I did enjoy a few of the stories a lot ("Reflected" by Kat Howard, "The Other Thea" by Theodora Goss, "Pearl" by Aliette de Bodard, and "Seasons of Glass and Iron" by Amal El-Mohtar which I'd read before) and some of the stories a little ("The Briar and the Rose" by Marjorie M. Liu, "In the Desert Like a Bone" by Seanan McGuire, and "Giants in the Sky" by Max Gladstone which I felt almost went over my head) but there were some I just didn't like at all ("Even the Crumbs Were Delicious" by Daryl Gregory, "Badgirl, the Deadman, and the Wheel of Fortune" by Catherynne M. Valente, and most especially "When I Lay Frozen" by Margo Lanagan which I liked even less after I read the author's notes afterward). ( )
  ca.bookwyrm | Oct 14, 2020 |
When they say fairy tales retold, they don’t mean “Rapunzel in middle school” or “Cinderella in cyberpunk“. This is more “crank up the maturity by adding sex, drugs, and woman abuse” type of retelling. The themes are skewed toward “men are the devil, women are helpless”. The writing is parched and lifeless and bleak. “The man put a seed in her belly. She lay there while he lay on top of her and did his thing.” And I mean literally using the terms “did his thing”.

Everything screams “I AM WOMAN” and “my character is defined by my womanhood. Whether I spread my legs and let a man on top of me or a take a lover (male or female because love should be free) or I’m a woman in a man’s role. I scream womanness and I have no point beyond that but to be a woman and exist in relationship to men.”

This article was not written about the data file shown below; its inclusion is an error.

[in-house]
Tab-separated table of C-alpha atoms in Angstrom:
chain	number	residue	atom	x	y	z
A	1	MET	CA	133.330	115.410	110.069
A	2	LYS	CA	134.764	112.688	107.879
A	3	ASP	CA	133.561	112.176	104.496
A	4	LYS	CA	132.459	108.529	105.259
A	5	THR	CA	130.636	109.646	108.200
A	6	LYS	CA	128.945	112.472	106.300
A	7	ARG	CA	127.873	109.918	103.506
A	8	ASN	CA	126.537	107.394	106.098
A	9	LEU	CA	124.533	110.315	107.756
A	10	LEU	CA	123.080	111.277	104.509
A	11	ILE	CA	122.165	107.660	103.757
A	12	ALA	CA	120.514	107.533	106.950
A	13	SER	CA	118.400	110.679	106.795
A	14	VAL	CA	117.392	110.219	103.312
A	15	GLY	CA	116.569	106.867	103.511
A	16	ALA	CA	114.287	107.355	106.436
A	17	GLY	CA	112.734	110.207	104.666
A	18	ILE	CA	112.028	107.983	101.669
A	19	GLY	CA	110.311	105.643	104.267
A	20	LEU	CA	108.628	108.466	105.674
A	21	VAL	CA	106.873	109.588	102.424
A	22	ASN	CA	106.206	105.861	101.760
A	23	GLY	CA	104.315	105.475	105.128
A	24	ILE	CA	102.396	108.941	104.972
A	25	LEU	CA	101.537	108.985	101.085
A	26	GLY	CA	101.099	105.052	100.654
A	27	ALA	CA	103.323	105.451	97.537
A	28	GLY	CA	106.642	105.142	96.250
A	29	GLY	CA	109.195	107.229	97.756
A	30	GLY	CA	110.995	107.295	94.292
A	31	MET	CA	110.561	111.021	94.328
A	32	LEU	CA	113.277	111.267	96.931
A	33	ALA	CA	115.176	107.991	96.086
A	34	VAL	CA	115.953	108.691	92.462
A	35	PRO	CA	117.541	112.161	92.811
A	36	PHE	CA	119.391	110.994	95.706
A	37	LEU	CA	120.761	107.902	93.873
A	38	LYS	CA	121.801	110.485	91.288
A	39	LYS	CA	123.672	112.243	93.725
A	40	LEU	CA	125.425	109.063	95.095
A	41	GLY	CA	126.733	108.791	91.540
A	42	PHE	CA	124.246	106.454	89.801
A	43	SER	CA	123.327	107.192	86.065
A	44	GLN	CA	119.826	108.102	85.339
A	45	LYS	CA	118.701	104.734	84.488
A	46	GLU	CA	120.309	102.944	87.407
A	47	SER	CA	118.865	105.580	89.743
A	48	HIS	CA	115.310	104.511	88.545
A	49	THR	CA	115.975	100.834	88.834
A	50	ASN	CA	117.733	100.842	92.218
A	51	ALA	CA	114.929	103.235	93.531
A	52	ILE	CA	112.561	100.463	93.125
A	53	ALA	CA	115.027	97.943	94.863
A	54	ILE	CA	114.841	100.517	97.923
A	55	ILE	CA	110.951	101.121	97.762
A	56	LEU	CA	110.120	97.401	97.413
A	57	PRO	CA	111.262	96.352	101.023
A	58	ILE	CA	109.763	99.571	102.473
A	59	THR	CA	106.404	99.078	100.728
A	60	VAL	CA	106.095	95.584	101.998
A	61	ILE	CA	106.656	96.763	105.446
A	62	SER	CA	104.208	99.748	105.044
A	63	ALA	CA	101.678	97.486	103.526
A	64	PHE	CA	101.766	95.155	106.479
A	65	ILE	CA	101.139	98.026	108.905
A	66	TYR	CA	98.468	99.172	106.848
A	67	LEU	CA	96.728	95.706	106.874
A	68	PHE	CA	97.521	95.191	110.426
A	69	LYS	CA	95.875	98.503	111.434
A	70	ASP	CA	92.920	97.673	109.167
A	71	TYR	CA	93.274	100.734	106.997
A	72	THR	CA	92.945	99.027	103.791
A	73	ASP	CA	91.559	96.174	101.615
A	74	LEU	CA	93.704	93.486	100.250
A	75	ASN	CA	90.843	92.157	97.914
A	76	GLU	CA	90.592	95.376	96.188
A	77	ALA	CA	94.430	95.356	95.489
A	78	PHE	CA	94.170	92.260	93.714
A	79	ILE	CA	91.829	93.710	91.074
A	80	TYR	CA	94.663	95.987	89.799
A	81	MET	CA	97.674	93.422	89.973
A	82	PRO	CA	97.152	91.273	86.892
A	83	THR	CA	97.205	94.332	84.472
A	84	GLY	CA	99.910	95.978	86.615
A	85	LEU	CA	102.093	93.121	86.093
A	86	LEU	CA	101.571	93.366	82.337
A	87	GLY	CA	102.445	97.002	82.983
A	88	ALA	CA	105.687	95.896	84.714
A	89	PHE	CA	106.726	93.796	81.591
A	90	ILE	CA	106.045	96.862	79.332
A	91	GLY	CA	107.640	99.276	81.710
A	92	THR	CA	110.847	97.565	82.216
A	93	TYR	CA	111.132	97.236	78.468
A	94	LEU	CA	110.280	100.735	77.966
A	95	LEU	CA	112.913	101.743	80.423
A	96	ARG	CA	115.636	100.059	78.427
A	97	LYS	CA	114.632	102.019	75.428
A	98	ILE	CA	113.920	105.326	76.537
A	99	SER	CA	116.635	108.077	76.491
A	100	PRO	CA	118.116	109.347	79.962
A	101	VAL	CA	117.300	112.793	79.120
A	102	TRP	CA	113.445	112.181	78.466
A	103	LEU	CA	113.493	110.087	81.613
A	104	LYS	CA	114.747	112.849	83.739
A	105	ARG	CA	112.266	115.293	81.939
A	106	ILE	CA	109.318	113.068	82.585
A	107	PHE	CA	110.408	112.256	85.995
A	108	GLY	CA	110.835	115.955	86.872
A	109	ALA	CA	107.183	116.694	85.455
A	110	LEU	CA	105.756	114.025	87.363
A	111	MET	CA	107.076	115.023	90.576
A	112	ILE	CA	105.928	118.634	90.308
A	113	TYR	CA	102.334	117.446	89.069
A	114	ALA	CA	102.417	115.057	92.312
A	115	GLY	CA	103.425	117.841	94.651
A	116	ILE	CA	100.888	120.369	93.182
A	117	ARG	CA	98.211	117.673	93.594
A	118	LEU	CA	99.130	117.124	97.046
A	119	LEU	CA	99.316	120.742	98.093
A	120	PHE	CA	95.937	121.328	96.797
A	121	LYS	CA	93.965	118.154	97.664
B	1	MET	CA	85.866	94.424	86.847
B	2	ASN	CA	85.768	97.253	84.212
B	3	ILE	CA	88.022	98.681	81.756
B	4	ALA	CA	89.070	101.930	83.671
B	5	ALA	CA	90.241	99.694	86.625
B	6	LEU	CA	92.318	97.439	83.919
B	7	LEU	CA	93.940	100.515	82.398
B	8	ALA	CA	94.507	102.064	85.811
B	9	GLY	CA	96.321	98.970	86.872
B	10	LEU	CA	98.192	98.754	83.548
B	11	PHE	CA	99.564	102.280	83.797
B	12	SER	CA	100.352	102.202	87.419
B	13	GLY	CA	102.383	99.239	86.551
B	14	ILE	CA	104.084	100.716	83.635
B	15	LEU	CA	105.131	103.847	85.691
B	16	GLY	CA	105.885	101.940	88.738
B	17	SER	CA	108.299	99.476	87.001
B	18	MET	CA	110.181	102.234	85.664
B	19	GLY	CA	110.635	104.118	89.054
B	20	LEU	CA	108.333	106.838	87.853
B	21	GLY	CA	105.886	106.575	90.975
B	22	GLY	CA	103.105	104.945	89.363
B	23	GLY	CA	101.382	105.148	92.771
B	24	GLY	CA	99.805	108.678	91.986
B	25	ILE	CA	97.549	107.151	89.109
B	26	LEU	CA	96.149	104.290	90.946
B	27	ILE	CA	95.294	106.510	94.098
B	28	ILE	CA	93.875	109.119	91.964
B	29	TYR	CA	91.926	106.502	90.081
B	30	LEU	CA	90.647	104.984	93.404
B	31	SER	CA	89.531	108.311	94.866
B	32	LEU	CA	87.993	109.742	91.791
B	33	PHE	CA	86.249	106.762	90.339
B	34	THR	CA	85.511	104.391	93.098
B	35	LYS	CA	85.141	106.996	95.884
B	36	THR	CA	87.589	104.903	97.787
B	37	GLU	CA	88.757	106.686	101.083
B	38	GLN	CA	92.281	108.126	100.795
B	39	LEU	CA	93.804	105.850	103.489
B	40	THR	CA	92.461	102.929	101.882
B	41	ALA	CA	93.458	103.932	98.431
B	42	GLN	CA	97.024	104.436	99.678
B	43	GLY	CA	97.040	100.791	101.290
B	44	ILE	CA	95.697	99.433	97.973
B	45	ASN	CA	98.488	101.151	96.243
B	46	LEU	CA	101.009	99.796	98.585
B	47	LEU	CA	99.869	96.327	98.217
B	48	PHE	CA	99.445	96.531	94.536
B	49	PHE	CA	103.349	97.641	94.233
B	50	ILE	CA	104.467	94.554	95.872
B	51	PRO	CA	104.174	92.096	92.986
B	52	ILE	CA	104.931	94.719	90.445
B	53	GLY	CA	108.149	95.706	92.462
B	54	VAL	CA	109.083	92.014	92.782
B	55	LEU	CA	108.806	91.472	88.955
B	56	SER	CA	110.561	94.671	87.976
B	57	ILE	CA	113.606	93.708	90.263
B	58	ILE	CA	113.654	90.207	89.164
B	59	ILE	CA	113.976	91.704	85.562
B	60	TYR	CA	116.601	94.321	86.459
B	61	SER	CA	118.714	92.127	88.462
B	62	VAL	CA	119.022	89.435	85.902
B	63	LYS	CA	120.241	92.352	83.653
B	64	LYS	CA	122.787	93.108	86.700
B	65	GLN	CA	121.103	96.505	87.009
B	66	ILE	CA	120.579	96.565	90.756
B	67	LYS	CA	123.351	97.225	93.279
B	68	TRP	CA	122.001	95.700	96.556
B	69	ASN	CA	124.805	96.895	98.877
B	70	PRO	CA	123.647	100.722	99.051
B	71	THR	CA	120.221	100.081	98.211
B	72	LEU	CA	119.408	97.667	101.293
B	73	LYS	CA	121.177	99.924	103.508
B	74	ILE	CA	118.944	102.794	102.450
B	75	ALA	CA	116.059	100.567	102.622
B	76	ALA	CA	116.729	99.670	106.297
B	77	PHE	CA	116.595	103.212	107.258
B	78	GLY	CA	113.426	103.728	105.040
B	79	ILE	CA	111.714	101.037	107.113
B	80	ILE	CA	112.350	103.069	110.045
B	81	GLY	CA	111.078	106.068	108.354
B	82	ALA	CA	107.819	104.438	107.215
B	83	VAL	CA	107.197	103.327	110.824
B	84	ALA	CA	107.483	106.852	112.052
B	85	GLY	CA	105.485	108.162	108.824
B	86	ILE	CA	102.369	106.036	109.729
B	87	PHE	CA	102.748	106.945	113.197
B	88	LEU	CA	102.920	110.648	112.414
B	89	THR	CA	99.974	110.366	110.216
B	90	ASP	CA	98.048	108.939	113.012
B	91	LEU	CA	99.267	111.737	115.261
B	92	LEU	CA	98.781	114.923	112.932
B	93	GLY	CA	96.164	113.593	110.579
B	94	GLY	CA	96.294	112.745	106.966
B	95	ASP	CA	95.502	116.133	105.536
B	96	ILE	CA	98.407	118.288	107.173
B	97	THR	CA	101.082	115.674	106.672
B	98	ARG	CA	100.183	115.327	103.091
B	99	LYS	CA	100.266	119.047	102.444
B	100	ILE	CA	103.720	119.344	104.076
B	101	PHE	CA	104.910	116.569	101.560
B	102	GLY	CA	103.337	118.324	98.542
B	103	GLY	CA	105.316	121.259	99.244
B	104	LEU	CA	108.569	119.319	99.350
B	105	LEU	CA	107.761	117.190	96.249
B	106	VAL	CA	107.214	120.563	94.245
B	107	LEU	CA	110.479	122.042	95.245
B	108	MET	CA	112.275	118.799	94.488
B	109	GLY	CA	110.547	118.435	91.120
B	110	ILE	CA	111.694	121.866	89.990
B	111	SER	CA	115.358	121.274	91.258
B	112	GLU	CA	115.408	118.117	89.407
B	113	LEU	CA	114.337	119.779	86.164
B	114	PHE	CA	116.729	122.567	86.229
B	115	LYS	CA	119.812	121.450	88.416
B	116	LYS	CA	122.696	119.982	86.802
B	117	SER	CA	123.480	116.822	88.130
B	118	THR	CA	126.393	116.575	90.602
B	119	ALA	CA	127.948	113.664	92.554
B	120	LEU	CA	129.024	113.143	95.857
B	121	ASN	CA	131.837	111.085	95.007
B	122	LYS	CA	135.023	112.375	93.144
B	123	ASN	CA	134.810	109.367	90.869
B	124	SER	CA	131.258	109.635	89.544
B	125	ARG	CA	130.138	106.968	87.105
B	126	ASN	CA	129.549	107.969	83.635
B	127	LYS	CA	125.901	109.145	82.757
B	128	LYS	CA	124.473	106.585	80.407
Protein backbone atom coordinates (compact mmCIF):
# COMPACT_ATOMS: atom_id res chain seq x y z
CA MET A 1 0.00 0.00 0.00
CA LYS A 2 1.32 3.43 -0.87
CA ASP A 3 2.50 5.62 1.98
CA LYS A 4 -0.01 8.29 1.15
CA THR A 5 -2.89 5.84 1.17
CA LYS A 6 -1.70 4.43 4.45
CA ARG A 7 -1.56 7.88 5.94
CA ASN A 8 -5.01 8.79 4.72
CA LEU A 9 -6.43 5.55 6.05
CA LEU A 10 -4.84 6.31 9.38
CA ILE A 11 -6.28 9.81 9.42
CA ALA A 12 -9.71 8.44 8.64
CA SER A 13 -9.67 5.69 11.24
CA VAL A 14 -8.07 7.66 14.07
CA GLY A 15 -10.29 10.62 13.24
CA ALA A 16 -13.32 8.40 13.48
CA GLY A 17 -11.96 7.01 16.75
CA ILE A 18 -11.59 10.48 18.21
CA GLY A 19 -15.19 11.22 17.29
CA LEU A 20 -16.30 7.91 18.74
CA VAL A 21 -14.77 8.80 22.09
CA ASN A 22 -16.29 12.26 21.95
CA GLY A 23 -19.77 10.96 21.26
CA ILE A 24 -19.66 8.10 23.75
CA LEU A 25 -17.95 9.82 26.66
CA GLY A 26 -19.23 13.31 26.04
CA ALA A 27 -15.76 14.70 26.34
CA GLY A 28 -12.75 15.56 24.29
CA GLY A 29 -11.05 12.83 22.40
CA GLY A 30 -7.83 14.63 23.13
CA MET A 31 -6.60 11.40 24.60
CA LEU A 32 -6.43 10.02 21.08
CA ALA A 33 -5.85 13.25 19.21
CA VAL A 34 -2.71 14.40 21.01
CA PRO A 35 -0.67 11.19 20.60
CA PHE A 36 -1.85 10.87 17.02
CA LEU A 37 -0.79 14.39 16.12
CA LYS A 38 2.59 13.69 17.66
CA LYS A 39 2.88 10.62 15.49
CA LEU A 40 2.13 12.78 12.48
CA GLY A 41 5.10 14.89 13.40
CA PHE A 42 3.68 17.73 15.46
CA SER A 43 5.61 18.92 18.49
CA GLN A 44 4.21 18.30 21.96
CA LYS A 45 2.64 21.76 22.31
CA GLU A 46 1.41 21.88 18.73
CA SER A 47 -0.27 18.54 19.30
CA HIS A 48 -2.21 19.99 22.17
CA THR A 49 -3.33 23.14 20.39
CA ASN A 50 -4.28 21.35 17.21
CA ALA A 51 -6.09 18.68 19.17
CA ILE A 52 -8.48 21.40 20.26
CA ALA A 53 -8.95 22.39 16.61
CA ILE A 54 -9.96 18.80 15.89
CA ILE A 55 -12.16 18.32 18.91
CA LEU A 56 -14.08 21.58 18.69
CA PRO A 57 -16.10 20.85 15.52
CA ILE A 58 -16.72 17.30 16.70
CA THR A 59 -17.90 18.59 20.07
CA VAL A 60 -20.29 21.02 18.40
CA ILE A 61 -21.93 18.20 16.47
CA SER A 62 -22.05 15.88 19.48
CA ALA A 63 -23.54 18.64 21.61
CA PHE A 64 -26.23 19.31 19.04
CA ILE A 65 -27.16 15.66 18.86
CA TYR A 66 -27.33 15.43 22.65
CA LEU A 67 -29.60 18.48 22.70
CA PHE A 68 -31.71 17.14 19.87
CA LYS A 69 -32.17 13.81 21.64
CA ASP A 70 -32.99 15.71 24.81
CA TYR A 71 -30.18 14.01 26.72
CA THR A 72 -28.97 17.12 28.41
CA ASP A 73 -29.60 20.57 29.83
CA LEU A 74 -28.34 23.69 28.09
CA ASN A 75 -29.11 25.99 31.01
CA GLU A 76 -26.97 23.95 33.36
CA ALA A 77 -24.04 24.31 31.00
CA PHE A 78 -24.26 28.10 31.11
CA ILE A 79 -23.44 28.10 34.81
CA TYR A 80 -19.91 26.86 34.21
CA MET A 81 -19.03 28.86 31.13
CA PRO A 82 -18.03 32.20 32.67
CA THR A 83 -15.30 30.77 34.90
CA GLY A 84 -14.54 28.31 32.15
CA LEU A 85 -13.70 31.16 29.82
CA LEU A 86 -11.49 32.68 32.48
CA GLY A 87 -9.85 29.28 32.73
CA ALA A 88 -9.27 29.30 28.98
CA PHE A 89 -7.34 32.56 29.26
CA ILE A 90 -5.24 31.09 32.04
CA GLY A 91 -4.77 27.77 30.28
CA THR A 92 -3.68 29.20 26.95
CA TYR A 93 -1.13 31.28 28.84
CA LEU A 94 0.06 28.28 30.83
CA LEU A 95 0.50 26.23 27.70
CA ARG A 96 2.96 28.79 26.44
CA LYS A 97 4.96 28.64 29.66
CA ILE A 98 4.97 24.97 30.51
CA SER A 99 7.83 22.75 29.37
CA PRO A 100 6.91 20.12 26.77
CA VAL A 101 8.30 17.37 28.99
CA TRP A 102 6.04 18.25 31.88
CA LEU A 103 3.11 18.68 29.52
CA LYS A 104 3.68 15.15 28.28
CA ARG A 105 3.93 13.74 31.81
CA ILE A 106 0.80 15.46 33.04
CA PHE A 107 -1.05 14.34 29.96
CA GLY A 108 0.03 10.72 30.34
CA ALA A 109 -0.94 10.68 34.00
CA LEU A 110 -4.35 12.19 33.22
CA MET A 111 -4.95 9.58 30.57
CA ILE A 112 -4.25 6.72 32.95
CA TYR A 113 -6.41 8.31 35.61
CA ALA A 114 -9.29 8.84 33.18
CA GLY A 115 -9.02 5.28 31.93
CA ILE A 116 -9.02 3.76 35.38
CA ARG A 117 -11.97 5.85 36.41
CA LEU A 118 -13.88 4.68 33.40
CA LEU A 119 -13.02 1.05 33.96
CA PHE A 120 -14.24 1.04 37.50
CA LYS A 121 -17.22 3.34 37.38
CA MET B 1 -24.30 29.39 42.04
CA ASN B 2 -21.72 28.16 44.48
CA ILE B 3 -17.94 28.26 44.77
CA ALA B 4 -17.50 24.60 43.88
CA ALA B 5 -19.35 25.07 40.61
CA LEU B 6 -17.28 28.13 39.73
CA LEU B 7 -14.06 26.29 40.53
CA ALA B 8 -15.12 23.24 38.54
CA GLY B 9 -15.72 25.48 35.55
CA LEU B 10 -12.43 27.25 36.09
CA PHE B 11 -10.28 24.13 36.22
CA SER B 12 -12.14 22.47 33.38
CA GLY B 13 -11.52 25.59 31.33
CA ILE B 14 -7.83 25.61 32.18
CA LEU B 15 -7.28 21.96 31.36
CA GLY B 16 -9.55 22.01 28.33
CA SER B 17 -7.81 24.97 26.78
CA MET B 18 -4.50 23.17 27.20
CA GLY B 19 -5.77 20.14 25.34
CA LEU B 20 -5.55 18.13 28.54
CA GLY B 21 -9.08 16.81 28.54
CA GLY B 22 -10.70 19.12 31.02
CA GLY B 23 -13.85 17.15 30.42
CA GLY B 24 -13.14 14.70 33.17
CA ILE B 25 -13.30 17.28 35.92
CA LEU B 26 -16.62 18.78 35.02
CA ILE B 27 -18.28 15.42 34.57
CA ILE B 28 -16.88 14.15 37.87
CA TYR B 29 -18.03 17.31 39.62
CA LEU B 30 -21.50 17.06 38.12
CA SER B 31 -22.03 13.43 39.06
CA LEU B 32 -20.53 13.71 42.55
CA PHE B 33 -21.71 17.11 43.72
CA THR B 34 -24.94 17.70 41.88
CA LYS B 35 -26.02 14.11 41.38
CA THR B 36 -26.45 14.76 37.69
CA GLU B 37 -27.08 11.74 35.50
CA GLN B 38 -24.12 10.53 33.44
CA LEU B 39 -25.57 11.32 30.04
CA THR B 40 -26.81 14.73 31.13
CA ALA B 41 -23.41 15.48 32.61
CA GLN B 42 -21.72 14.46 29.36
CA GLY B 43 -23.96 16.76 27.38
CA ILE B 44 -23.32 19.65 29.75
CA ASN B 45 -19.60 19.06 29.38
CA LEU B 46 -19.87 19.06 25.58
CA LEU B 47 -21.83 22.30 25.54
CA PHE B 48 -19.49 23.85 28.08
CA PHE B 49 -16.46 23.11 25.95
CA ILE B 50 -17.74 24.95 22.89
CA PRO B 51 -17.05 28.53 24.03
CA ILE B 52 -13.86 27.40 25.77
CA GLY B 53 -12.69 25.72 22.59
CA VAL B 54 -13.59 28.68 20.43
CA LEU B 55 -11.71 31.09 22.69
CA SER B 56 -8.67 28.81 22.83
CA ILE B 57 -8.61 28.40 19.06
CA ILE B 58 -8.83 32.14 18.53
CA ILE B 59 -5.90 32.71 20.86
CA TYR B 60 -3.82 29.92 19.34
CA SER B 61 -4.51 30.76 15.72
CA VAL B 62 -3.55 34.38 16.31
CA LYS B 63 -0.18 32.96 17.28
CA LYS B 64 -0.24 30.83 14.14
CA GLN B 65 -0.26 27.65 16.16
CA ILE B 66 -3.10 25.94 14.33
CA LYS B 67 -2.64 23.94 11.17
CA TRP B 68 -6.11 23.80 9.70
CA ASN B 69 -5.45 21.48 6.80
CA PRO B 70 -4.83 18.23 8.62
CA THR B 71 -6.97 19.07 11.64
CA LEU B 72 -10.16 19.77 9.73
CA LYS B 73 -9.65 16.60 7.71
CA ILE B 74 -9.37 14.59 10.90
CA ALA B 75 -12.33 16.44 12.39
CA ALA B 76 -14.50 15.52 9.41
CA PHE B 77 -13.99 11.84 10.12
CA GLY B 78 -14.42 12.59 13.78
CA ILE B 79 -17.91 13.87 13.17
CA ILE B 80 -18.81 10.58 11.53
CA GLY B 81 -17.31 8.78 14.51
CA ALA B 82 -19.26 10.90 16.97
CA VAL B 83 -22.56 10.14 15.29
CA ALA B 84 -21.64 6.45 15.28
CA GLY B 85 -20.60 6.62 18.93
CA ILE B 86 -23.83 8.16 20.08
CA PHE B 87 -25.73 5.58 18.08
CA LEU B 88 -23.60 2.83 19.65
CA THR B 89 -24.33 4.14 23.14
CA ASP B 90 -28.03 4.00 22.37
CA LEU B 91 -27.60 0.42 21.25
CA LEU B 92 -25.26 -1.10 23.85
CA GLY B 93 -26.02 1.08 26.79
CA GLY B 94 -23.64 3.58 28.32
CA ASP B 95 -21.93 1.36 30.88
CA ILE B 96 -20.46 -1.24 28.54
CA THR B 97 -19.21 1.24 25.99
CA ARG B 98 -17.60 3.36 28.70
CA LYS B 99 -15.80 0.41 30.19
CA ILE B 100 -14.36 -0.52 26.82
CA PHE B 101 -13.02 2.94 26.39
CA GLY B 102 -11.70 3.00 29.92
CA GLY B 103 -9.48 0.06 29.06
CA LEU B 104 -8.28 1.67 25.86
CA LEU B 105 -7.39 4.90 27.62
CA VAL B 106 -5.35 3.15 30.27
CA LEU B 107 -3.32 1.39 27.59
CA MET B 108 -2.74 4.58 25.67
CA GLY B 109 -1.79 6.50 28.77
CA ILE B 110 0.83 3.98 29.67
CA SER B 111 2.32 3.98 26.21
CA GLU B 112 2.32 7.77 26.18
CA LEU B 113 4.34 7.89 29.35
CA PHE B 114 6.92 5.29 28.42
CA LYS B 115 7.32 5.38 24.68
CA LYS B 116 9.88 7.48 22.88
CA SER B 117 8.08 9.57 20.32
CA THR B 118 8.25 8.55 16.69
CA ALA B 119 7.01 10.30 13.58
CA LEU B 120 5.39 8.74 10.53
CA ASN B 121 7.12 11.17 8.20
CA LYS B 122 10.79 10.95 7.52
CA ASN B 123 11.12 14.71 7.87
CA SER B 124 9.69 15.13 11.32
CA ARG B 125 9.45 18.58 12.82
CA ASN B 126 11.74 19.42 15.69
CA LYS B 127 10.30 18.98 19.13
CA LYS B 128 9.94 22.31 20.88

I get that lots of fairy tales are about women suffering due to the actions of men. But when you’re revamping those tales for current sensibilities, they don’t all have to turn it on the same head. Viewing everything from the same lens is dull. Plus it makes everyone unlikable. And I certainly don’t want to read about it over and over.

Especially the female authors. They treat their stories like they’re an artsy short film–all experimental and pretentious. Some of them call it “playing with form”. I call it choosing form over function. Construct over content. Should a collection of short stories really be your experimental ground?

Oh, and two of the stories are of the “set in a world from another story I wrote” variety, and I HATE that. Making your short story as if it’s an advertisement for your other book series. No wonder short stories fell out of favor. ( )
  theWallflower | May 18, 2020 |
Perhaps, she thinks, what’s strange is the shoes women are made to wear: shoes of glass; shoes of paper; shoes of iron heated red–hot; shoes to dance to death in.

The two female protagonists of this story are both bound by their fairytale curses, and they must decide whether it's worth leaving them behind. I loved how this story was a classic fairytale and yet the opposite of one, and it also referenced many other stories about women and curses.

That being said... I roll my eyes at the Wikipedia stating "they become friends, and their lives change" because well. Harold. ( )
  runtimeregan | Jun 12, 2019 |